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PV solar installations up on utility-scale projects

The quarterly increase in U.S. installations of photovoltaic solar panels is due to non-residential and utility-scale projects. Residential installations drop a bit, according to a trade group report.

Second-quarter U.S. installations of photovoltaic solar panels rose 17 percent from the previous quarter as increases in non-residential and utility-scale projects offset a weakened residential solar market.

Installations were also up 69 percent from the same period the previous year at 314 megawatts, according to a report released today by industry trade group the Solar Energy Industries Association and research firm GTM Research.

Installations are poised to double this year, though SEIA said it revised its outlook for the residential and utility segments while raising its non-residential market forecast.

"We have to step back and remember that we are in some dire economic times, and to see 17 percent quarter-over-quarter growth and 69 percent year-over-year growth is really quite astounding," said Tom Kimbis, vice president for strategy and external affairs at SEIA.

Solar module prices fell 12 percent in the United States during the quarter--bringing the decline for the year to about 30 percent, the report said, adding that without that decline, U.S. installations may have been flat this year.

"We're benefiting from competition. It's driving some companies out of business, but on the other hand it's a real boon for homeowners and small businesses who want to install solar," Kimbis said.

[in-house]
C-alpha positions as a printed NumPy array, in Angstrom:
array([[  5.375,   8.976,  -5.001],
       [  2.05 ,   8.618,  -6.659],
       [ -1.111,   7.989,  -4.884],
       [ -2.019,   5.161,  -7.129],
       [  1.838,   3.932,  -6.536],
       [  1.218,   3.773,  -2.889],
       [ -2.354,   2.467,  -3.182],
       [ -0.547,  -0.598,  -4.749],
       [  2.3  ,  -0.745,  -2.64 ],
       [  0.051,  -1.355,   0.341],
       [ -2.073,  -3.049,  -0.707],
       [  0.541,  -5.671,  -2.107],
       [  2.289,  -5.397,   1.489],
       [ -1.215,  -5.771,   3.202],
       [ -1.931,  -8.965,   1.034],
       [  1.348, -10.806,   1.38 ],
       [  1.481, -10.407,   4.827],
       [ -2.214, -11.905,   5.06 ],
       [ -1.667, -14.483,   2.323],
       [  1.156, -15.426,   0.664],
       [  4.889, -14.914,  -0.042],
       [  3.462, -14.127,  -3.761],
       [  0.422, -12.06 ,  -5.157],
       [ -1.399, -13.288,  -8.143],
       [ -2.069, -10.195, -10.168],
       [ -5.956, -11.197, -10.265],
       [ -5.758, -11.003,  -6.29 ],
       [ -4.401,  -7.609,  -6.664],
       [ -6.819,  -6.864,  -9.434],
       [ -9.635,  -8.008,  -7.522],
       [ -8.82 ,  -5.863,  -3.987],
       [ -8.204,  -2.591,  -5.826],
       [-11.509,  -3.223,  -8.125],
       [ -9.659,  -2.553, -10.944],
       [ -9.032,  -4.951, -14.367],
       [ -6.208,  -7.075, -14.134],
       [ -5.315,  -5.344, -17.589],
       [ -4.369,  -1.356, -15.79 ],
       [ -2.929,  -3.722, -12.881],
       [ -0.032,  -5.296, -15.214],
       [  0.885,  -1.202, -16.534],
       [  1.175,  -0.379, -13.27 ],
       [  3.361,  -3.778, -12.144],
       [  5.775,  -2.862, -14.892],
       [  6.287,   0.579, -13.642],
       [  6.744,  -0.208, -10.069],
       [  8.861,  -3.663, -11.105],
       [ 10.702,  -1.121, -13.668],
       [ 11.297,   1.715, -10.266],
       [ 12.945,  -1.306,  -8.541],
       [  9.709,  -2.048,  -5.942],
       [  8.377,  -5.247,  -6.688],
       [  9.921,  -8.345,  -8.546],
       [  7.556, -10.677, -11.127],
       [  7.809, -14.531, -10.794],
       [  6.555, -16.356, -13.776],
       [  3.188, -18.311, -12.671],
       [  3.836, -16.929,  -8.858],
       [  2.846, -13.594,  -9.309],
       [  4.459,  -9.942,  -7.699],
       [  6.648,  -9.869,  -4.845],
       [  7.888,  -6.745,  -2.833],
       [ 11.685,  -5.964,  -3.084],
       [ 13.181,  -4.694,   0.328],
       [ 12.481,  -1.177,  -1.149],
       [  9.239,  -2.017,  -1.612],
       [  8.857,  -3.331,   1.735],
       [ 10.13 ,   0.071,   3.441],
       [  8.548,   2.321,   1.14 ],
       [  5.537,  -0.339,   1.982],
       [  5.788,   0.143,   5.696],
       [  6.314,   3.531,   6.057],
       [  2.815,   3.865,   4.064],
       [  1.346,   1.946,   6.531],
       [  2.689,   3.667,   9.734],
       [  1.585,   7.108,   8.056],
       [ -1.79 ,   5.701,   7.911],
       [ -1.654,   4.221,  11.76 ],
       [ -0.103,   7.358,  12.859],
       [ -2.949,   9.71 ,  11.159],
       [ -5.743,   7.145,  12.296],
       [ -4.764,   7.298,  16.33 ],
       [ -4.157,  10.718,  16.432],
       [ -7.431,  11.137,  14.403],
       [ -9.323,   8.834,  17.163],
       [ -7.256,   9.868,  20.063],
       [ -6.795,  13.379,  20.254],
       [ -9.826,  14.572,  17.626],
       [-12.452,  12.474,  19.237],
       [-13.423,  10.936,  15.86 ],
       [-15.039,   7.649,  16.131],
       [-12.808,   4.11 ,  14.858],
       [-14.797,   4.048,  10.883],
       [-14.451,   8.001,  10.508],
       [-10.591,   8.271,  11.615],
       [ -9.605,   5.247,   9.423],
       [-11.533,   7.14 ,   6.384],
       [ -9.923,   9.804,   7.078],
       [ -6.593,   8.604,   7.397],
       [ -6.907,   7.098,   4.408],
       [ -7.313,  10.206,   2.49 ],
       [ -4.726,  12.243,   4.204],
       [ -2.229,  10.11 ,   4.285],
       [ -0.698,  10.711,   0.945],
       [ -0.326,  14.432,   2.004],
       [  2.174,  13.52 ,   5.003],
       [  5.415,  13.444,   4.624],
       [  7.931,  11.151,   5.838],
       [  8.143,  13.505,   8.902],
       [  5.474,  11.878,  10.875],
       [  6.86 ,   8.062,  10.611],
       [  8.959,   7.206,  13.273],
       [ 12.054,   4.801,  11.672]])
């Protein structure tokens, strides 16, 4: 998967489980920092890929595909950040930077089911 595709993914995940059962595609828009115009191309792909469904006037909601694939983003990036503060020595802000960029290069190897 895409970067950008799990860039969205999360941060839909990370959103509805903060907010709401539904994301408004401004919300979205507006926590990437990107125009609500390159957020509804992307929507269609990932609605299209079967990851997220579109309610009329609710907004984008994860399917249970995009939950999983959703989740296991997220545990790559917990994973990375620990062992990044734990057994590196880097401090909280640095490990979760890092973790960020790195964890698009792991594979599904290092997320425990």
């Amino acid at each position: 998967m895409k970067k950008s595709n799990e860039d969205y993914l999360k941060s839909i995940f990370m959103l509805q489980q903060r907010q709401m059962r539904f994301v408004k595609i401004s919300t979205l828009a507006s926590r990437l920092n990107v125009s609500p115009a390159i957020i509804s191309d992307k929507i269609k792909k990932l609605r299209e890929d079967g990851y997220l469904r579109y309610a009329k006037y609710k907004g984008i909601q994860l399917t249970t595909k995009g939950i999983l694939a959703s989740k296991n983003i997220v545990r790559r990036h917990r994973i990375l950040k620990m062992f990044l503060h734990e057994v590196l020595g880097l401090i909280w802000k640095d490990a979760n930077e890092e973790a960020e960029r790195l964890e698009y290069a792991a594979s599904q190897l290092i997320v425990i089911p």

Residential installations fell slightly during the quarter, but SEIA said the drop is not indicative of a long-term trend because availability of financing programs is growing.

In the nation's top solar market, California, both residential and non-residential installations fell, with the non-residential market dropping 19 percent. SEIA blamed the decline on the state's solar incentive program, the California Solar Initiative, being frozen in two major utility territories due to an oversubscription of incentives.

Due to that decline, New Jersey's non-residential market exceeded California's in the quarter.

"This is the first time that California has been surpassed in any market segment," Kimbis said.

Several U.S. solar markets face difficulties ahead, the report said, including California, New Jersey, and Pennsylvania.

"As state coffers have run close to dry, these incentive programs have lost some of their political support," Kimbis said.

In manufacturing, U.S. panel production fell 11 percent from the first quarter due to a slowdown in demand from top European markets Italy and Germany.

Also this week, the Solar Foundation said jobs in the U.S. solar industry increased 6.8 percent from last year. There are now 100,237 people working in the U.S. solar industry, according to the report.